What if I told you that a professor at Duke started to ridicule and make generalizations about leaders that are important to modern liberalism, alienating students in the process? Would Duke as an institution put up with it? Would there be outrage? 

In fact, the prospect of simply hosting someone with conservative beliefs often causes students to insulate themselves and claim that these ideas are forms of violence. Unfortunately, the opposite situation occurred recently. Given that essentially nothing has been done, Duke once again proves itself to be a breeding ground of double standards.

Last week, controversial Duke history professor Nancy MacLean spoke at New York City’s Unitarian Church of All Souls to talk about her book “Democracy in Chains.” During the Q&A session, an audience member unfairly categorized Public Choice Theory economist and libertarian leader James Buchanan as greedy and malevolent in a question about his motivations. 

Professor MacLean responded by saying, “As an author, I have struggled with this, and I could explain it in different ways. I didn’t put this in the book, but I will say it here. It’s striking to me how many of the architects of this cause seem to be on the autism spectrum—you know, people who don’t feel solidarity or empathy with others, and who have difficult human relationships sometimes.”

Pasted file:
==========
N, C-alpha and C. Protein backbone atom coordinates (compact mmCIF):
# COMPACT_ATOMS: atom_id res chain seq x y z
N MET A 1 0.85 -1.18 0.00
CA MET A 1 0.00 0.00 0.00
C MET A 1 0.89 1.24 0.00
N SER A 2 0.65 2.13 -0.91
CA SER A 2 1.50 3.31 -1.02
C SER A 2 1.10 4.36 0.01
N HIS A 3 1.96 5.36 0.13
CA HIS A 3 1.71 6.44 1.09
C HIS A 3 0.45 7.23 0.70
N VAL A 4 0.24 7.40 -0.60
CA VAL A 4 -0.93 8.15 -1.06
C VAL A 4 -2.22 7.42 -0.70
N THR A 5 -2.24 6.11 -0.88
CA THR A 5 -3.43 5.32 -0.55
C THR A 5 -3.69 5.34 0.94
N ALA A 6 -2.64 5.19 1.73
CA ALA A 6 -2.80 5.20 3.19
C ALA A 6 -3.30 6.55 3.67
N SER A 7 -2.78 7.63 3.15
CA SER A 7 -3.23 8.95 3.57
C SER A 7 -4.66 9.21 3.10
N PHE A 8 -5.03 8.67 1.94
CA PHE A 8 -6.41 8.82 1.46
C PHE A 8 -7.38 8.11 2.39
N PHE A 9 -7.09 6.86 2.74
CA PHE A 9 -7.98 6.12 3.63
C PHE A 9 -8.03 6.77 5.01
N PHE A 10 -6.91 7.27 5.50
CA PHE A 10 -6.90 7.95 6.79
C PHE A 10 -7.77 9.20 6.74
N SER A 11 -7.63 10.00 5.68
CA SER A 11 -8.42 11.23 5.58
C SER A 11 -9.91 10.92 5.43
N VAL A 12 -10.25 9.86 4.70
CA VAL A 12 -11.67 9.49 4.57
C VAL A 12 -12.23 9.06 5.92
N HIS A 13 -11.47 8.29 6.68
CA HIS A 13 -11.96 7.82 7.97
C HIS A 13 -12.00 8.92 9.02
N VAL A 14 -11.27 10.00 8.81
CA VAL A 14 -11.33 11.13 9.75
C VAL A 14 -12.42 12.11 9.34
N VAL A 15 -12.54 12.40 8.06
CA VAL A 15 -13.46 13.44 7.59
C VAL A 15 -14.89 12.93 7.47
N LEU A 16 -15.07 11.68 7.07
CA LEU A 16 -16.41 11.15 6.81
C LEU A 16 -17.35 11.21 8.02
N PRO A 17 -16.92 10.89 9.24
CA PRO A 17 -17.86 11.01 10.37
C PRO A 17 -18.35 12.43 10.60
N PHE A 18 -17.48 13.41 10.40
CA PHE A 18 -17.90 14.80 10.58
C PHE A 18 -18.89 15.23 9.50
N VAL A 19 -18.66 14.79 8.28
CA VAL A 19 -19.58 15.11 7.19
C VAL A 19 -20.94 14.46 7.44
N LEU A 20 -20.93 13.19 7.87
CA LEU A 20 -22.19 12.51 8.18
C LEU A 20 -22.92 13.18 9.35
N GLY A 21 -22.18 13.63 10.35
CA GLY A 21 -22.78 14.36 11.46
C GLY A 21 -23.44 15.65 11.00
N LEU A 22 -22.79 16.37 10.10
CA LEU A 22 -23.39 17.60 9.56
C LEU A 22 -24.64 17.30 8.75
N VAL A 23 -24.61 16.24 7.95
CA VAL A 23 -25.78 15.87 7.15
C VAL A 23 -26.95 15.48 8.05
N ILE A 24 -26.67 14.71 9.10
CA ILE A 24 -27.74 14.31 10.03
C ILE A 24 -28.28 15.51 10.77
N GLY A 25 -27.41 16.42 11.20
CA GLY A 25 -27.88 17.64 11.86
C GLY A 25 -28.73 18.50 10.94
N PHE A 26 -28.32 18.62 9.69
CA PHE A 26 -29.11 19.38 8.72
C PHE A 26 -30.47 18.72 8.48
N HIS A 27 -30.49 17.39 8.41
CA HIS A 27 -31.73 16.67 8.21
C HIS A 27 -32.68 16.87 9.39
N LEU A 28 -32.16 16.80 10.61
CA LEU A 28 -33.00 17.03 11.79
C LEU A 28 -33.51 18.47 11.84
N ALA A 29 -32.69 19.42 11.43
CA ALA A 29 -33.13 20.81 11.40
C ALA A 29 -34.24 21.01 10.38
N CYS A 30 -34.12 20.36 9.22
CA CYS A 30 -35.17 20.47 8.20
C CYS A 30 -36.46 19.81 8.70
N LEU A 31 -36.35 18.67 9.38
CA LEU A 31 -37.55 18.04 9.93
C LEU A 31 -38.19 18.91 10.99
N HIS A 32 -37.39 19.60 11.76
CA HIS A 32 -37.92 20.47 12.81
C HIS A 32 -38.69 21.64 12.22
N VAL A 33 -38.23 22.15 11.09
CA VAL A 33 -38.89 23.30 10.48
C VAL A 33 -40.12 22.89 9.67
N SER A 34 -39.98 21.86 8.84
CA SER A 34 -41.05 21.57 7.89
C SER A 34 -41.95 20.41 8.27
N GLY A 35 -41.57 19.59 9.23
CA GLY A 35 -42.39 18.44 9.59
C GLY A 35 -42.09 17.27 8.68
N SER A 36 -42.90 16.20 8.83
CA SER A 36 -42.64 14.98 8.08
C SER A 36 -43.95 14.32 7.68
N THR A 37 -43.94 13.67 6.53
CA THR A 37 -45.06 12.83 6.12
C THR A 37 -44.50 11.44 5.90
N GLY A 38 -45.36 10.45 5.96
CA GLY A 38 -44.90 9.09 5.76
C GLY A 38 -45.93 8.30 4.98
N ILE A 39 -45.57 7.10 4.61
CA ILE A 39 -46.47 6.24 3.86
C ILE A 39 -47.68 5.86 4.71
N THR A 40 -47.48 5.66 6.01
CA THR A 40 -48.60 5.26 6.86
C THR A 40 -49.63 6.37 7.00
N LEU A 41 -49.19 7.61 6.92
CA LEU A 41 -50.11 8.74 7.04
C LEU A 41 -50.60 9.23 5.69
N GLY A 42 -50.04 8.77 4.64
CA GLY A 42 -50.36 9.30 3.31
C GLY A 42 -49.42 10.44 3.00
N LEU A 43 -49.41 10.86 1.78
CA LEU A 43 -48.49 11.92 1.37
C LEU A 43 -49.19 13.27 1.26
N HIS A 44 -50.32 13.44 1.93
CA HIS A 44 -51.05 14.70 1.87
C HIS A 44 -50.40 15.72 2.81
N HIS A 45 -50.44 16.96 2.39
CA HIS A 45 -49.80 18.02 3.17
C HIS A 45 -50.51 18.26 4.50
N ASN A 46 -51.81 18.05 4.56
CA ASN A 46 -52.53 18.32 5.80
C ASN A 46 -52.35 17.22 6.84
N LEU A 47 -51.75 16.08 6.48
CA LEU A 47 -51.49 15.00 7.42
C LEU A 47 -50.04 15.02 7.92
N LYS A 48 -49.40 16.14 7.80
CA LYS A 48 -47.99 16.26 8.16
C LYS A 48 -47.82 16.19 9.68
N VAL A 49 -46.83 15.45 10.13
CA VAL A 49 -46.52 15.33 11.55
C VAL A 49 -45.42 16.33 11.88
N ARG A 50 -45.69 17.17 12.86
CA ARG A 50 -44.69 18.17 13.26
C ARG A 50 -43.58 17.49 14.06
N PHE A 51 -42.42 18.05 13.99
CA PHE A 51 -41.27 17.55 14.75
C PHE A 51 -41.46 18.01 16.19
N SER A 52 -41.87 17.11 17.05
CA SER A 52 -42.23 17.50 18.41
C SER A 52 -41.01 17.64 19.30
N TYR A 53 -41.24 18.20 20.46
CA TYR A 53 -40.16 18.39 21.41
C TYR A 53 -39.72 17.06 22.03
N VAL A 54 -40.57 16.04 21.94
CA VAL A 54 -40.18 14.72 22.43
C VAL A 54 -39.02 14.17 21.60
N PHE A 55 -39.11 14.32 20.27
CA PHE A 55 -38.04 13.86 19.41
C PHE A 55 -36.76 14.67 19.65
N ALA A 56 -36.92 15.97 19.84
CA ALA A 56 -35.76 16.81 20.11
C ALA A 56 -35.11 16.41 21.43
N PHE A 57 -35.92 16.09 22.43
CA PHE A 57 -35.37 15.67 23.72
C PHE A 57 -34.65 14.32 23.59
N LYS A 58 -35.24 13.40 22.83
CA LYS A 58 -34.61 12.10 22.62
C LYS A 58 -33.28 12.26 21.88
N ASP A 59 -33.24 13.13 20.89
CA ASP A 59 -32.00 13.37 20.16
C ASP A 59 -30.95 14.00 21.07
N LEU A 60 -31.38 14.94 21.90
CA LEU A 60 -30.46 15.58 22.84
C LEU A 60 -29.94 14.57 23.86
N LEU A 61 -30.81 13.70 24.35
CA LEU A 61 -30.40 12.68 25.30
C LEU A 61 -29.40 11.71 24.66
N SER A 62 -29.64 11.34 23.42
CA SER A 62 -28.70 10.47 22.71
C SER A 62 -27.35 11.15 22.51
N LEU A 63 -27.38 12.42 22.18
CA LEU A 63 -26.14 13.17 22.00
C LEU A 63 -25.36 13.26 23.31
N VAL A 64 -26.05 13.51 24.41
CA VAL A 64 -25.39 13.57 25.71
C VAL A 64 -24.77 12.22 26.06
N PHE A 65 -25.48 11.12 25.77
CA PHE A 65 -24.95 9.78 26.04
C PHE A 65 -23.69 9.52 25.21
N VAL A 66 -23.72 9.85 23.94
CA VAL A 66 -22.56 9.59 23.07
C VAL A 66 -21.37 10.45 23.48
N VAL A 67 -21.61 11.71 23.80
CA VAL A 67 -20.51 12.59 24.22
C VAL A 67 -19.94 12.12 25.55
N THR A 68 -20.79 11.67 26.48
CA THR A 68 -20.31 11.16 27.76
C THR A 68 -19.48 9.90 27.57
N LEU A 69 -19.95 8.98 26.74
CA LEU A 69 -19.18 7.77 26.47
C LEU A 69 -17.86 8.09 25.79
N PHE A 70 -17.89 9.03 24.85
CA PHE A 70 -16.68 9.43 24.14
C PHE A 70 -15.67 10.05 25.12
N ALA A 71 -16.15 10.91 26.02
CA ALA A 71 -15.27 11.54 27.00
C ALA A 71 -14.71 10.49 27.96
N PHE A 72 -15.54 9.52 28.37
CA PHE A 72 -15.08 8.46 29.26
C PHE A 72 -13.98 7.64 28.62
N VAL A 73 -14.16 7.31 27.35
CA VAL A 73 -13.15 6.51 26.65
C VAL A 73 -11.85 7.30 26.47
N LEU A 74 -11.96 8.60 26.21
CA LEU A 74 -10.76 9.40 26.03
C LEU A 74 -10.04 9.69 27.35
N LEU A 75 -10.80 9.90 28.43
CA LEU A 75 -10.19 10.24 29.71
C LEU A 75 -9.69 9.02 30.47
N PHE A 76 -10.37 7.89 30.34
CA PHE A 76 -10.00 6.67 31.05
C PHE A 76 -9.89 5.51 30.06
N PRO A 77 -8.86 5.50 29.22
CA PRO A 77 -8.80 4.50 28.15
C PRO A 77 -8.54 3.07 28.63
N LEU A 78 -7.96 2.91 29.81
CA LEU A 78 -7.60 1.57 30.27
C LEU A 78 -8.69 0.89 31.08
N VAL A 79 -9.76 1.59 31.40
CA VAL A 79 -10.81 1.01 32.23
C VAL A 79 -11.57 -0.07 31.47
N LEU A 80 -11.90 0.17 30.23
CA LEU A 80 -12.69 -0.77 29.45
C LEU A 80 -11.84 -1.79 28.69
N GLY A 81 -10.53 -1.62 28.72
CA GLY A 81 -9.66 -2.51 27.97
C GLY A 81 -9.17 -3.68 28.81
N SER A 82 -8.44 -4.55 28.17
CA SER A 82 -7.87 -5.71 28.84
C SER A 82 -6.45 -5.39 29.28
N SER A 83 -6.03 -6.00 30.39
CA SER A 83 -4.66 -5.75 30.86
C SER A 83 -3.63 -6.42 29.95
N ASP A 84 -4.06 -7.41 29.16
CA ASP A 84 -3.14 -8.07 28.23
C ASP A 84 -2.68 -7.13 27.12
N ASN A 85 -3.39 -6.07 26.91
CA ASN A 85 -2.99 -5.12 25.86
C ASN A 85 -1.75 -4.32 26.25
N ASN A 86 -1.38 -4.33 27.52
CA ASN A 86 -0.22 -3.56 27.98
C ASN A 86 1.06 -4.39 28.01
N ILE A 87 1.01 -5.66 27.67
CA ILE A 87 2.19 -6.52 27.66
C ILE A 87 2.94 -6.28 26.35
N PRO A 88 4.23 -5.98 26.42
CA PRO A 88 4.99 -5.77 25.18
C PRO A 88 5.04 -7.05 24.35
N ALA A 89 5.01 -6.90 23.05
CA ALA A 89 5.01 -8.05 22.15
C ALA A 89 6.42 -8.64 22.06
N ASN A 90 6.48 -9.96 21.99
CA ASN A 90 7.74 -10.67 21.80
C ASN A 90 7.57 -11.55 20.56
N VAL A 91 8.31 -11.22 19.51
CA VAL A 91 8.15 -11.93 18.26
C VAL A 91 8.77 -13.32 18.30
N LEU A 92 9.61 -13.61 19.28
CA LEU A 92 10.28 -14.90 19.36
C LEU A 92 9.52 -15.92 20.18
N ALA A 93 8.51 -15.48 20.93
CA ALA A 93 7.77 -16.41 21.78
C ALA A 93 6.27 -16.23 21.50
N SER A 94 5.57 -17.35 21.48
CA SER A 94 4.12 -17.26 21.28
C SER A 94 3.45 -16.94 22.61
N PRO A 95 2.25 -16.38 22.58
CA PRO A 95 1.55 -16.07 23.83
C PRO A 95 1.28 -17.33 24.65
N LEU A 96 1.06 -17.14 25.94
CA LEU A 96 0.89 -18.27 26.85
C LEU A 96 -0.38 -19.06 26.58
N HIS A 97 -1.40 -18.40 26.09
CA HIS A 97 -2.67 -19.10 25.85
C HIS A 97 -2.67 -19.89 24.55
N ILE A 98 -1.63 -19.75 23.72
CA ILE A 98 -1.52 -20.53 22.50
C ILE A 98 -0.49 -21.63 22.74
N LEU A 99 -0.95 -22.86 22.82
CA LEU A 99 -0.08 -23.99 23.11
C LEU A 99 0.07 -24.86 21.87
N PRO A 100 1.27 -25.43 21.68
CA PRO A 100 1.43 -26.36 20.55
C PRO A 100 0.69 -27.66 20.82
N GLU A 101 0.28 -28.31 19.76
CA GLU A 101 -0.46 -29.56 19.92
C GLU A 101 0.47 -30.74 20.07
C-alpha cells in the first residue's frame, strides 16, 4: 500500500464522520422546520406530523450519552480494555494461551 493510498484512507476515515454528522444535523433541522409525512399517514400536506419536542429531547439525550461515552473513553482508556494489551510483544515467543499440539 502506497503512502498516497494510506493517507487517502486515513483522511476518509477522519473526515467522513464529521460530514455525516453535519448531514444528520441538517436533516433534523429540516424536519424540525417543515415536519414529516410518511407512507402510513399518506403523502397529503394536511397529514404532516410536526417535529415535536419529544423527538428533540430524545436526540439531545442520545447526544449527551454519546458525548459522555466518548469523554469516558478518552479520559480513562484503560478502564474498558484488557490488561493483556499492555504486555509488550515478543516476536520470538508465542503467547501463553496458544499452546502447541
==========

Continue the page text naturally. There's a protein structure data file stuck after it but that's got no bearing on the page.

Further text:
Microaggression! Although she did follow up by saying that she was speculating, this does not validate her thought process and the content of her statements.

For good reason, Professor MacLean’s statements prompted Duke senior Hunter Michielson to launch a small social media campaign as well as a petition to expose and condemn Professor Maclean’s bigoted comments. Mr. Michielson is studying German and Philosophy, and is the acting President of Duke’s Young Americans for Liberty chapter. The organization, which I have worked with from time to time, is founded on mobilizing passionate young people promoting individual liberty such as freedom of speech, free market capitalism, and other issues that tend to attract conservatives and libertarians on a non-partisan basis.

“I was disgusted and infuriated,” said Michielson after I asked him about his initial reaction to the video. “If a conservative professor had done something similar, there would be outrage… I don’t want her to be punished because she has the right to free speech. However, her broad and generalized statements linking people with autism to a lack of empathy have serious implications.”

Empirically, there is no evidence to fully support Professor MacLean’s claim, although libertarians have statistically been shown in studies to have social dispositions of lower empathy, “a dispositional lack of emotionality, and a preference for weaker, less-binding social relationships.” Nonetheless, it is extremely bold to diagnose that architects of libertarianism and conservatism are on the autism spectrum without proper professional qualification. I remind you that she was responding to a question about greed and malevolence, and yet somehow managed to conflate political ideology with autism. If she does believe that these values are ingrained in the libertarianism and conservatism, then why attack the people and rather than their ideas?